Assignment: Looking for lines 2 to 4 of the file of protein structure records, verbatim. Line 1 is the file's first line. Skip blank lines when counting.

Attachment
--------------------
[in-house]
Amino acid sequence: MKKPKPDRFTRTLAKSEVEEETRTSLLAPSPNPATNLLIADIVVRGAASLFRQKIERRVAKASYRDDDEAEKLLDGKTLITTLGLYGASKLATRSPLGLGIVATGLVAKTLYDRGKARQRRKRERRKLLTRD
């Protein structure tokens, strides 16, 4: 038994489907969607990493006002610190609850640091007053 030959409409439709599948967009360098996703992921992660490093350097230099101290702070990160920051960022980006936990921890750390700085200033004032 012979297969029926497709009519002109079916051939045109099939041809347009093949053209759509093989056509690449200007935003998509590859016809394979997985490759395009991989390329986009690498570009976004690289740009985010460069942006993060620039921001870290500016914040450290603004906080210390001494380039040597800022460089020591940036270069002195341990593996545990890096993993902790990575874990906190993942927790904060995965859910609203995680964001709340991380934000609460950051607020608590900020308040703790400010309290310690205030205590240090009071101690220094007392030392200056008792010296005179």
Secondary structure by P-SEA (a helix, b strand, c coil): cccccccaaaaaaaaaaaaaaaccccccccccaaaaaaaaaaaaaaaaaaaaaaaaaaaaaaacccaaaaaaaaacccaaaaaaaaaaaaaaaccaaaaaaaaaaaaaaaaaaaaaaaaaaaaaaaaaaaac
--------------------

Amino acid sequence: MKKPKPDRFTRTLAKSEVEEETRTSLLAPSPNPATNLLIADIVVRGAASLFRQKIERRVAKASYRDDDEAEKLLDGKTLITTLGLYGASKLATRSPLGLGIVATGLVAKTLYDRGKARQRRKRERRKLLTRD
């Protein structure tokens, strides 16, 4: 038994489907969607990493006002610190609850640091007053 030959409409439709599948967009360098996703992921992660490093350097230099101290702070990160920051960022980006936990921890750390700085200033004032 012979297969029926497709009519002109079916051939045109099939041809347009093949053209759509093989056509690449200007935003998509590859016809394979997985490759395009991989390329986009690498570009976004690289740009985010460069942006993060620039921001870290500016914040450290603004906080210390001494380039040597800022460089020591940036270069002195341990593996545990890096993993902790990575874990906190993942927790904060995965859910609203995680964001709340991380934000609460950051607020608590900020308040703790400010309290310690205030205590240090009071101690220094007392030392200056008792010296005179």
Secondary structure by P-SEA (a helix, b strand, c coil): cccccccaaaaaaaaaaaaaaaccccccccccaaaaaaaaaaaaaaaaaaaaaaaaaaaaaaacccaaaaaaaaacccaaaaaaaaaaaaaaaccaaaaaaaaaaaaaaaaaaaaaaaaaaaaaaaaaaaac